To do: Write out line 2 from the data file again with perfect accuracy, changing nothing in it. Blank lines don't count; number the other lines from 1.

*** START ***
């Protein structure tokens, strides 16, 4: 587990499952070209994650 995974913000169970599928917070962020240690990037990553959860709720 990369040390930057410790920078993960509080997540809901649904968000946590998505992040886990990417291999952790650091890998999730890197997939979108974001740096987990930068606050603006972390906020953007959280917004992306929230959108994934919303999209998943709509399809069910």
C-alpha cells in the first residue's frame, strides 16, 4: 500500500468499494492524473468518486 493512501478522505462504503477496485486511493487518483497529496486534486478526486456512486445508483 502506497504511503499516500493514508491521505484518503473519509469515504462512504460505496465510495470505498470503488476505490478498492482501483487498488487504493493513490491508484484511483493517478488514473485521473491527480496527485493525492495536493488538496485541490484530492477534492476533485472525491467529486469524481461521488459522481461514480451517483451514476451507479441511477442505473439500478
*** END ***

C-alpha cells in the first residue's frame, strides 16, 4: 500500500468499494492524473468518486 493512501478522505462504503477496485486511493487518483497529496486534486478526486456512486445508483 502506497504511503499516500493514508491521505484518503473519509469515504462512504460505496465510495470505498470503488476505490478498492482501483487498488487504493493513490491508484484511483493517478488514473485521473491527480496527485493525492495536493488538496485541490484530492477534492476533485472525491467529486469524481461521488459522481461514480451517483451514476451507479441511477442505473439500478